As an NRMA Member you can also receive discounts on tyres through Tyreright or Beaurepairs. Your local NRMA MotorServe or NRMA Approved Repairer can also provide guidance on the best tyres for your vehicle.

Do you know the location of your vehicle’s placard? Do you used this information when servicing your tyres? 

Have any motoring related questions that you would like us to answer? Our Motoring Advice Team provides professional advice for NRMA Members. You can reach the team on 13 11 22 (Monday to Friday, 9am to 5pm).

Engine repairs – when to replace or walk away

When it comes to car repairs, the decision to either replace a damaged engine or sell your pride and joy can be a tough choice to make. 

STEAM FREE: Many drivers routinely check their oil and battery levels, however coolant is often overlooked.

STEAM FREE: Many drivers routinely check their oil and battery levels, however coolant is often overlooked.

There is no simple answer, but there are a few things to consider to help you make an informed decision.

If it’s a purely financial decision, the cost of engine replacement should be compared with the market value of your car and you should make a call based on which is more cost effective. Also bear in mind that if you do not repair or replace the engine in your car, its market value will be significantly lower.

As a general rule, an older/higher kilometre car is more likely to develop other faults in other areas due to general wear and tear. Unless you are keen to keep your old car for sentimental reasons or you do not wish to spend more money on repairs, it may be worthwhile replacing your car.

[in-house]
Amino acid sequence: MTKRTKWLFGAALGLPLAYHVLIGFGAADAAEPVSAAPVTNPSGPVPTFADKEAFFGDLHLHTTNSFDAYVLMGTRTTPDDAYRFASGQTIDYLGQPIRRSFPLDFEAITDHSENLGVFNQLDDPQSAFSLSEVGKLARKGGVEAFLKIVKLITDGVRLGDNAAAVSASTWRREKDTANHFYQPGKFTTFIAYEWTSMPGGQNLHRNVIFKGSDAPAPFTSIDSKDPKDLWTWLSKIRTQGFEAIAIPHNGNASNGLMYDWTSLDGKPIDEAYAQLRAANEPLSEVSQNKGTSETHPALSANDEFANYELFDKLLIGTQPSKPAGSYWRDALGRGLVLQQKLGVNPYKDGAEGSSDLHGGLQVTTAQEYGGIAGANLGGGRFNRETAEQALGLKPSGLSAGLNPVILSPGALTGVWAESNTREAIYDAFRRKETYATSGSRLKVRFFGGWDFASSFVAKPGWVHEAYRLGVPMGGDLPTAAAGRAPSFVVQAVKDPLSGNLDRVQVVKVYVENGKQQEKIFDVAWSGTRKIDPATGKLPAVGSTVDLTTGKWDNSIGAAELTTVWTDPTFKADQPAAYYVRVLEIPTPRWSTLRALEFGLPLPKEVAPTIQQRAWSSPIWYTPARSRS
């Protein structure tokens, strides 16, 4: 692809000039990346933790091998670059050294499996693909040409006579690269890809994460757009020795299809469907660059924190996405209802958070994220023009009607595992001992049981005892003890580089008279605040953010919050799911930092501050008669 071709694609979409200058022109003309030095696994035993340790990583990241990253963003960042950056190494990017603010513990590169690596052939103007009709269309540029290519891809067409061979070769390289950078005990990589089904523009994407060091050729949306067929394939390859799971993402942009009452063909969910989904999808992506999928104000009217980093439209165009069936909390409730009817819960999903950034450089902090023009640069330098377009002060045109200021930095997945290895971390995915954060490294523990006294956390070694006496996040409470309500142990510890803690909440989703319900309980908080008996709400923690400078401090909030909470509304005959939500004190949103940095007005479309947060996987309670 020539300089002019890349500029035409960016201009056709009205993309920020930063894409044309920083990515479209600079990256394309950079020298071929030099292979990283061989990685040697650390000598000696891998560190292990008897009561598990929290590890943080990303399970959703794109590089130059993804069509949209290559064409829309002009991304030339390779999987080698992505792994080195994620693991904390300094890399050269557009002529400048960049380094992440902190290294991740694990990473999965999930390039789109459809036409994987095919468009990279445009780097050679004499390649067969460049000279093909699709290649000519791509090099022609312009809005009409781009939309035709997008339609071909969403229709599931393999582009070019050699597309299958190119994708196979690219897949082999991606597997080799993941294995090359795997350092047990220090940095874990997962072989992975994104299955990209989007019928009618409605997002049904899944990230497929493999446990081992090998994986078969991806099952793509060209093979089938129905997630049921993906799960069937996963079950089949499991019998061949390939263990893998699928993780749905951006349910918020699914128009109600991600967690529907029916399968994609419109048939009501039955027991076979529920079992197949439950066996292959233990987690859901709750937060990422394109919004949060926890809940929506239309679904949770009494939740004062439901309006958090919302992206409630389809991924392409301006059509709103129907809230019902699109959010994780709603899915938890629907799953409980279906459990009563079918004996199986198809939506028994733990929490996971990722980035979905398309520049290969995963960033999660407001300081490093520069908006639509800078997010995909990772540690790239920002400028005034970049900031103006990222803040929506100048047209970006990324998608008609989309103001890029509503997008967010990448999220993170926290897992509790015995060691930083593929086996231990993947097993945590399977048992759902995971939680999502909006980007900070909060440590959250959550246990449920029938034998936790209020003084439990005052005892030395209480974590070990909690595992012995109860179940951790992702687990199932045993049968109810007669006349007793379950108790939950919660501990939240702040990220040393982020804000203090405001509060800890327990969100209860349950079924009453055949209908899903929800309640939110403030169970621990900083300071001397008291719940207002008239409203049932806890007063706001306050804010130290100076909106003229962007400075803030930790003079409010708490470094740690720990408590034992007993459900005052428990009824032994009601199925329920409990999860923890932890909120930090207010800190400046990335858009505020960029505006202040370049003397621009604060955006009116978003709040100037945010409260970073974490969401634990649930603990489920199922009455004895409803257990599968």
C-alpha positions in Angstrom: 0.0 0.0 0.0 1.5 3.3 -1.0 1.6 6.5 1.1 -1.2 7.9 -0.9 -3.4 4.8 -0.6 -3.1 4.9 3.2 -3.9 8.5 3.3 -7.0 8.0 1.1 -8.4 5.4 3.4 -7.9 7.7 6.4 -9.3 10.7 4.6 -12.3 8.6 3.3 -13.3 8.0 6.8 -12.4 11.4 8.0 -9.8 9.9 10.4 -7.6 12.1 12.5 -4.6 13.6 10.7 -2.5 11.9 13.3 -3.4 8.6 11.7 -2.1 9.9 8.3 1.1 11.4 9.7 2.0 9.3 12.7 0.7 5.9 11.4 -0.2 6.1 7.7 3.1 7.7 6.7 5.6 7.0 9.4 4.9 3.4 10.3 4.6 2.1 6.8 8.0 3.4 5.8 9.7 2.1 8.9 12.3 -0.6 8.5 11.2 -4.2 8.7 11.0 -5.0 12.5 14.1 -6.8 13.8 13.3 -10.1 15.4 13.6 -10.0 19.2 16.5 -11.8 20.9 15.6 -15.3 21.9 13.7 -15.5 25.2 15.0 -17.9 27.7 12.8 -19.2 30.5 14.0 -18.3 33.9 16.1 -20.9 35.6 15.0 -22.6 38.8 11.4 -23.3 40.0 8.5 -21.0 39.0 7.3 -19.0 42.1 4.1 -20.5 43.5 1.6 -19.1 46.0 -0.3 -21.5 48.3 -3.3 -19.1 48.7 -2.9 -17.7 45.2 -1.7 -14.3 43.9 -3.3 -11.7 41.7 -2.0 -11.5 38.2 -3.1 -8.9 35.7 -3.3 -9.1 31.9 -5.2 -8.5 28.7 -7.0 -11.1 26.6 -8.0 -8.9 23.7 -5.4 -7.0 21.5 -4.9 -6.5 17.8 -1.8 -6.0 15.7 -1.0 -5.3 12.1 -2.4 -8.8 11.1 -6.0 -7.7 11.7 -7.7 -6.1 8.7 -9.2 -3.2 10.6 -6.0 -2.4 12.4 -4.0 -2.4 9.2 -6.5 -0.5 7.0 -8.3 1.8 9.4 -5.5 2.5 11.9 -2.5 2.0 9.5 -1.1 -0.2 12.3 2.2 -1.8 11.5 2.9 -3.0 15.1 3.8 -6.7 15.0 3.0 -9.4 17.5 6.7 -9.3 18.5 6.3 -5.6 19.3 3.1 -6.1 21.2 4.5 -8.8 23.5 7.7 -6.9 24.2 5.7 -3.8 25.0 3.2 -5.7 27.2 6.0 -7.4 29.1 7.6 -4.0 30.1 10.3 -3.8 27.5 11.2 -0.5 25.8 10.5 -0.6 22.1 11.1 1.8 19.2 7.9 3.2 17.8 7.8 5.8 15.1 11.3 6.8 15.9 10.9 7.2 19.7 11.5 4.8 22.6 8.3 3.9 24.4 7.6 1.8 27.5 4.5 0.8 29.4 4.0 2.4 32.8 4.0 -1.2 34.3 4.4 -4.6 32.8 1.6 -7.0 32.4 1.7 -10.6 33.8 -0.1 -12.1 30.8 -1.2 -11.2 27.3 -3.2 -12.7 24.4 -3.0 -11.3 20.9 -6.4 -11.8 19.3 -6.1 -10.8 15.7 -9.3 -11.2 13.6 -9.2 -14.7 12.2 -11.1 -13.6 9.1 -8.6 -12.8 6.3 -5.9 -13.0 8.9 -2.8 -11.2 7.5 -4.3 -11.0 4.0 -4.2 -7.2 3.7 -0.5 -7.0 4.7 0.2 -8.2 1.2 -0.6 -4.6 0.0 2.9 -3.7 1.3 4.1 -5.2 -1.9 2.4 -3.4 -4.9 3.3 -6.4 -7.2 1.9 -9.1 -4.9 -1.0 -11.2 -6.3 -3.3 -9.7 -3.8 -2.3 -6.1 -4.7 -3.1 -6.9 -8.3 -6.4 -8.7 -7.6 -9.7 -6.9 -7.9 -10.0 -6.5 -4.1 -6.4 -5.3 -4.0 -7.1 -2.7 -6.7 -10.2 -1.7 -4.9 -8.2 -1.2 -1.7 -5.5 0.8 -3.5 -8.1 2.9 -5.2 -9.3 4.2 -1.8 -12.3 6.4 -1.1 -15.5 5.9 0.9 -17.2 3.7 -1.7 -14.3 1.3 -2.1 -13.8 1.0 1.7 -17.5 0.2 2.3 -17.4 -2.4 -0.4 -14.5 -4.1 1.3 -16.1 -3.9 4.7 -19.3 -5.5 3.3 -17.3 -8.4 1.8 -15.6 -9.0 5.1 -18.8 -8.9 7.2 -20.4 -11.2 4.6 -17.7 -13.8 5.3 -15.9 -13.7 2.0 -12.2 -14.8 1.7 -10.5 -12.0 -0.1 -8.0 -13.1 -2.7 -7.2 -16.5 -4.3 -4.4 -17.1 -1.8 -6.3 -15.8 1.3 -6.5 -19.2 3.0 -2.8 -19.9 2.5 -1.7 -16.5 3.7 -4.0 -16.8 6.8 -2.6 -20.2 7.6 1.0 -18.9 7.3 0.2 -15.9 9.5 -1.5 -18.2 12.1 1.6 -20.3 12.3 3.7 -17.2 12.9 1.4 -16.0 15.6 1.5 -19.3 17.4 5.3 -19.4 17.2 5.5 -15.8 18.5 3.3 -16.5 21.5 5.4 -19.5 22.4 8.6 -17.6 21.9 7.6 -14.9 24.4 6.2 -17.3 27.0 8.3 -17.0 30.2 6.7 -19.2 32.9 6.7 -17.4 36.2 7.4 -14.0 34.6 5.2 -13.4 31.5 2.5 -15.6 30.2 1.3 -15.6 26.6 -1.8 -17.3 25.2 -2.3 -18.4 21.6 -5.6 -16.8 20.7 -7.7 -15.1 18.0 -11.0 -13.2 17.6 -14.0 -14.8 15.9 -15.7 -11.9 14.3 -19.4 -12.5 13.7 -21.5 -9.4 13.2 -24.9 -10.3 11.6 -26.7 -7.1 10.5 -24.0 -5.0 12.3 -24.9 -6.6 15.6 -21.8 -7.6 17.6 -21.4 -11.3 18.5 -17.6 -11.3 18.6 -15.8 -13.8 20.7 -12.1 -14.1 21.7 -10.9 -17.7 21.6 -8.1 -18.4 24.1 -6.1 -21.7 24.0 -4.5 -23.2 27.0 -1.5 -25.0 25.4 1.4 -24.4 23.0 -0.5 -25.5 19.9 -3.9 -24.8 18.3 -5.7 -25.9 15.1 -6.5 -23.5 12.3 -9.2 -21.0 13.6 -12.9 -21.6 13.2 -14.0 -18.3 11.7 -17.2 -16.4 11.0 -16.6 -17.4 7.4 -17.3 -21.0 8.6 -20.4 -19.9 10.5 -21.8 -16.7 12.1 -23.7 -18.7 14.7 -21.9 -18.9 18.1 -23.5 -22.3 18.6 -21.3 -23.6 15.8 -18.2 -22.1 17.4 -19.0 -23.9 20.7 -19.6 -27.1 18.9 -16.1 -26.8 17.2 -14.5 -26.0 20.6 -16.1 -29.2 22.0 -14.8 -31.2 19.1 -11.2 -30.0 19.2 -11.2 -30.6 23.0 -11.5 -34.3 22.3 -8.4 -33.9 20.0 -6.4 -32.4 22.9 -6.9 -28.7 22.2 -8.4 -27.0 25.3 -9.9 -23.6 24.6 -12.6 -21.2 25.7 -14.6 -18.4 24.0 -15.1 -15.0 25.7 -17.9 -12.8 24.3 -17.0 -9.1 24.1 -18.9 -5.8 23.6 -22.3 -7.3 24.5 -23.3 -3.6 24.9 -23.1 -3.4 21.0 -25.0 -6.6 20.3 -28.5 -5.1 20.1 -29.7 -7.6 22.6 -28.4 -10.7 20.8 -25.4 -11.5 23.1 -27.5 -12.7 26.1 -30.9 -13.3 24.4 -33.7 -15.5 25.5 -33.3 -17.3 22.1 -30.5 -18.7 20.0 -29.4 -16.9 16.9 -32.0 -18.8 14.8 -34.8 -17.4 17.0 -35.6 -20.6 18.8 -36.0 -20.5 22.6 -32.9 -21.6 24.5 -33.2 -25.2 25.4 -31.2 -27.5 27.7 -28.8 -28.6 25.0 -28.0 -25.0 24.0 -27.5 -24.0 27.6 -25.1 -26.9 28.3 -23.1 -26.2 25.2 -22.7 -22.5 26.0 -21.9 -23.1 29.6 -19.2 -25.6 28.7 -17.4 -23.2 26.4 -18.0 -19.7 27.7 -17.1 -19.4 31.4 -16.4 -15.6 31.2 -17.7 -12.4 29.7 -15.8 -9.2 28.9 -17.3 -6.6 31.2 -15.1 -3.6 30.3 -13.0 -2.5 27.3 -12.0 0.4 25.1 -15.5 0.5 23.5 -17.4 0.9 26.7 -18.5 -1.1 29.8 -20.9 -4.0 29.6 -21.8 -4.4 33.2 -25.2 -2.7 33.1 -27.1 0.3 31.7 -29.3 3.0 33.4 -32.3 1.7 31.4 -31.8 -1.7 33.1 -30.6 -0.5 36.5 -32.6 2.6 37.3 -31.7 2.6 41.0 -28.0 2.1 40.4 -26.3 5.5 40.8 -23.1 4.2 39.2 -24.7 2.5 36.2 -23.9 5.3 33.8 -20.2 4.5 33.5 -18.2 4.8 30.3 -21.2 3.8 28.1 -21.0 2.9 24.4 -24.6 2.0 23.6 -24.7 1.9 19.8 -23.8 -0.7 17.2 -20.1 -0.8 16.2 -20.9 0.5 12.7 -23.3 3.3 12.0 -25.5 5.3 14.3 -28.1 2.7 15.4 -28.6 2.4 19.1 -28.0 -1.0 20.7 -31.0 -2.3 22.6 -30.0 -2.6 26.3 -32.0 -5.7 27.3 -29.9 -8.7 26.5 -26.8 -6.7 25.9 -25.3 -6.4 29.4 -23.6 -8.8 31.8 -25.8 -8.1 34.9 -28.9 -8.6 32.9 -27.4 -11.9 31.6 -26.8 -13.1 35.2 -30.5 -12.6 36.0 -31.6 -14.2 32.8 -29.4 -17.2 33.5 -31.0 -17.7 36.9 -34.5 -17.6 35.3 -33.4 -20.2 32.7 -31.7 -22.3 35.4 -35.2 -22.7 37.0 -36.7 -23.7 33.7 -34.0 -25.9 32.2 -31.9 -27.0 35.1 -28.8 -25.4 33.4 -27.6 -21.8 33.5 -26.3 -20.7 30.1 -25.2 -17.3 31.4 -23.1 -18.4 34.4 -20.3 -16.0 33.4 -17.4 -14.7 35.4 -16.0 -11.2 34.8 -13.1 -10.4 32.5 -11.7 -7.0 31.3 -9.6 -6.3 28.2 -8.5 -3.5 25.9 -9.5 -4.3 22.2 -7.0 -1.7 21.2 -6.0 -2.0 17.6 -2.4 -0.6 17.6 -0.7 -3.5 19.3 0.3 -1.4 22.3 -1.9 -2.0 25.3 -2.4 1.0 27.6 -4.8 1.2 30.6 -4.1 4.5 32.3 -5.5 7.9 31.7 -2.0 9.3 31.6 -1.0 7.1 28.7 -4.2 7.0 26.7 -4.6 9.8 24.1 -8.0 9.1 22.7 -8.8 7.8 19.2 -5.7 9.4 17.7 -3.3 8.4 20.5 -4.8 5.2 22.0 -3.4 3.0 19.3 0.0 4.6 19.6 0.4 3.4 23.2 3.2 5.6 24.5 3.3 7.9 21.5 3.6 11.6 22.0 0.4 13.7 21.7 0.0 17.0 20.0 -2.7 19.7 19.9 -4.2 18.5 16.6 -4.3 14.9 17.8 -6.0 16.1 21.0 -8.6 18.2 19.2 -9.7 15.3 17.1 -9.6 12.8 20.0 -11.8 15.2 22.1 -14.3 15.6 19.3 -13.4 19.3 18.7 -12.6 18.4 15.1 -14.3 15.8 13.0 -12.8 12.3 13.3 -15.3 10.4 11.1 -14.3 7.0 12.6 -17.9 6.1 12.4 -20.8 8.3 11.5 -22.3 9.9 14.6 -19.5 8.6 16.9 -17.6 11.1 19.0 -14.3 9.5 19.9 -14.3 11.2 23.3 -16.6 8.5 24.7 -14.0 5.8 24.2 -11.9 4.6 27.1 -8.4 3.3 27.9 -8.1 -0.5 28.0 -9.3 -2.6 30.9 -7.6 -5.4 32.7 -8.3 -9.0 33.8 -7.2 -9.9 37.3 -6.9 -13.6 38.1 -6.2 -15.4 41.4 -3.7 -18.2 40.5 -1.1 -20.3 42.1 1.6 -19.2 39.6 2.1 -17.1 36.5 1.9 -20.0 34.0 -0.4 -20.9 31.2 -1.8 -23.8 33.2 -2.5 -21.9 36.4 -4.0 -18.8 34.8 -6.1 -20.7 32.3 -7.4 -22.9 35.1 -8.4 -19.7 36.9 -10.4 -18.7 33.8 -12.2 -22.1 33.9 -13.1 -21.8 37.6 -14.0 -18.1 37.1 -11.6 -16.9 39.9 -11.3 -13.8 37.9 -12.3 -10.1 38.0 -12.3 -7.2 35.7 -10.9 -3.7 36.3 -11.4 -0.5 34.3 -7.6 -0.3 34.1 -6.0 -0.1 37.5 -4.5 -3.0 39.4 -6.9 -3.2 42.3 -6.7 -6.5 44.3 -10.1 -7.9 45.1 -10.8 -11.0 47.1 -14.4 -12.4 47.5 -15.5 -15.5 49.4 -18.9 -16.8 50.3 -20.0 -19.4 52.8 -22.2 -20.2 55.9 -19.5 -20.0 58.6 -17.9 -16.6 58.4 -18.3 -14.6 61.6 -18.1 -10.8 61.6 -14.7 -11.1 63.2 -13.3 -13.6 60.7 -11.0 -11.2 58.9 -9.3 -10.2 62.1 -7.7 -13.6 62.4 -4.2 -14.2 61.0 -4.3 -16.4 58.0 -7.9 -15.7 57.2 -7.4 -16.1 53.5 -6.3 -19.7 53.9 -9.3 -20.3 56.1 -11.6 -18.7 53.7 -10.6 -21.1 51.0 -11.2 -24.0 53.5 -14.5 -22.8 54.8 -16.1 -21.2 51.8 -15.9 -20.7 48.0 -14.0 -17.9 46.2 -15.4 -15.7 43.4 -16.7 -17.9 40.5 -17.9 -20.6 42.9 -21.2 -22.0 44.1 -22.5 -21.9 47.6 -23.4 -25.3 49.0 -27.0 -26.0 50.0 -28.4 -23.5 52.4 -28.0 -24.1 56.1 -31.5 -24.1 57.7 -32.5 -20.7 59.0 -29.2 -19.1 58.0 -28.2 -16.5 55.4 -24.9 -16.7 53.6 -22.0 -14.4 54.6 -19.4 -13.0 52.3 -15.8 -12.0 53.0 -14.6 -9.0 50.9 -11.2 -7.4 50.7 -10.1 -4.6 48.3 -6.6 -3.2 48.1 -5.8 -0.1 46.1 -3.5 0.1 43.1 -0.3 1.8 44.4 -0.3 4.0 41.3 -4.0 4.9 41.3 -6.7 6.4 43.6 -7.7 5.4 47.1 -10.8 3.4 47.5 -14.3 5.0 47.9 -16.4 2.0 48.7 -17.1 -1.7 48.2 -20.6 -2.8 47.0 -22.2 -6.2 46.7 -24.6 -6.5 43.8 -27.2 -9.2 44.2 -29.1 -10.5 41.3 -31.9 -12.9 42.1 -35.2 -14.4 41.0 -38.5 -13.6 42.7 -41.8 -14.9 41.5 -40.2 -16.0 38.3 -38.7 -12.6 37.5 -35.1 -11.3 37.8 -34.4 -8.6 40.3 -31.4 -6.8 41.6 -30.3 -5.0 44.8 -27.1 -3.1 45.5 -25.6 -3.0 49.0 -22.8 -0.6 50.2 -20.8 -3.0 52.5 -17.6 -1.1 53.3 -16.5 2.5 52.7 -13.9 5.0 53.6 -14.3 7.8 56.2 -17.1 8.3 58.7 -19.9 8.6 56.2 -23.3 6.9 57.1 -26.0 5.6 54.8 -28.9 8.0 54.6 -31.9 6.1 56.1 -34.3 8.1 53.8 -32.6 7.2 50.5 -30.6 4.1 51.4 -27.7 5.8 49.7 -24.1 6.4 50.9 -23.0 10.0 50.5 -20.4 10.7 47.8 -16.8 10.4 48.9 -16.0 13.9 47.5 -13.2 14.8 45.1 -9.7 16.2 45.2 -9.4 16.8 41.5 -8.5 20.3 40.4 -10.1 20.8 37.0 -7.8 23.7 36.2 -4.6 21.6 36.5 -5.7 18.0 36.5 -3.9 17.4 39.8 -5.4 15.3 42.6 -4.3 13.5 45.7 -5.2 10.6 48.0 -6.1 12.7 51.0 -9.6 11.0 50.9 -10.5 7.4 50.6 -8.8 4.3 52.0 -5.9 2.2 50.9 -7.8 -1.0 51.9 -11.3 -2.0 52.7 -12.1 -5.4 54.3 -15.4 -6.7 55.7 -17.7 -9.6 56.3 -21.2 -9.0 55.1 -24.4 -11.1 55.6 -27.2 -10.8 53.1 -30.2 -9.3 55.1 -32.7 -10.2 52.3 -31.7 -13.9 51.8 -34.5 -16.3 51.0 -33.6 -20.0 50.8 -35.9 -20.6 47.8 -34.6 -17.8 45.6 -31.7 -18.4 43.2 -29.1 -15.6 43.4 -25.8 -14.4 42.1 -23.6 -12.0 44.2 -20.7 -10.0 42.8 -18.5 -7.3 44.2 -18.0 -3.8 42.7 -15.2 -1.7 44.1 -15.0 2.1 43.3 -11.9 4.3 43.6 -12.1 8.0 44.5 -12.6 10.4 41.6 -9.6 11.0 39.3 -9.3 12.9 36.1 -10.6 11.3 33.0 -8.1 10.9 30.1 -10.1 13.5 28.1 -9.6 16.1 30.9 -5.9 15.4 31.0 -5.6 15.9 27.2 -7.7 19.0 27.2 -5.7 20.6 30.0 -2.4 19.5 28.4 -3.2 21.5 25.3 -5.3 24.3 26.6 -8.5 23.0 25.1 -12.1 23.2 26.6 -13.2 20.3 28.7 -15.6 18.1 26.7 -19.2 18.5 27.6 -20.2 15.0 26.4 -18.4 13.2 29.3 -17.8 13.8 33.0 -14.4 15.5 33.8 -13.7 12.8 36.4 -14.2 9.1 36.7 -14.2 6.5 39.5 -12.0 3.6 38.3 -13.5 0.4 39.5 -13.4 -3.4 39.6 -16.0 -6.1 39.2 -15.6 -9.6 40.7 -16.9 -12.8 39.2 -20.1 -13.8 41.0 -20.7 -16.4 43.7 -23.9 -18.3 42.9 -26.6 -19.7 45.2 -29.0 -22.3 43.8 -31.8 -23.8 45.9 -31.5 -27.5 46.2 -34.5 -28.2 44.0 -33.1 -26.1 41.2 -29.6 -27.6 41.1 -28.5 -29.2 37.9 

Knowing the signs of engine problems can also save you from having to make any decision in the first instance. Typical symptoms of a possible engine problems may include:

  • excessive smoke from tailpipe,
  • excessive oil consumption,
  • knocking or tapping sounds in and around engine area,
  • low oil pressure/low compression,
  • water mixing in oil,
  • seized engine.

Regular maintenance and servicing will prolong the life of your vehicle and identify and potential issues that may lead to a hefty repair bill. When in doubt you can always speak to your NRMA MotorServe to discuss your options

Have you ever replaced your vehicle’s engine? Do you think that it was the best option in the long run?  

Have any motoring related questions that you would like us to answer? Our Motoring Advice Team provides professional advice for NRMA Members. You can reach the team on 13 11 22 (Monday to Friday, 9am to 5pm)

Dashboard Warning Lights Explained

Picture this: you’re driving down the M1 Motorway towards your holiday destination, then all of a sudden an orange warning light illuminates on your cars dash. What does it mean? 

WARNING LIGHT WOES:  If your car’s dashboard is lit up like a Christmas tree, or even if there’s one, small blinking light, it’s important to get it checked out.

WARNING LIGHT WOES: If your car’s dashboard is lit up like a Christmas tree, or even if there’s one small blinking light, it’s important to get it checked out.

Modern cars are filled with electronics and packed with sensors to monitor both how your vehicle is behaving and to let you know when there is a problem.

There are two types of warning lights: red and orange. Red warning lights suggest that you must act immediately, as these lights may represent a variety of issues including engine overheating, braking system problems or engine oil pressure.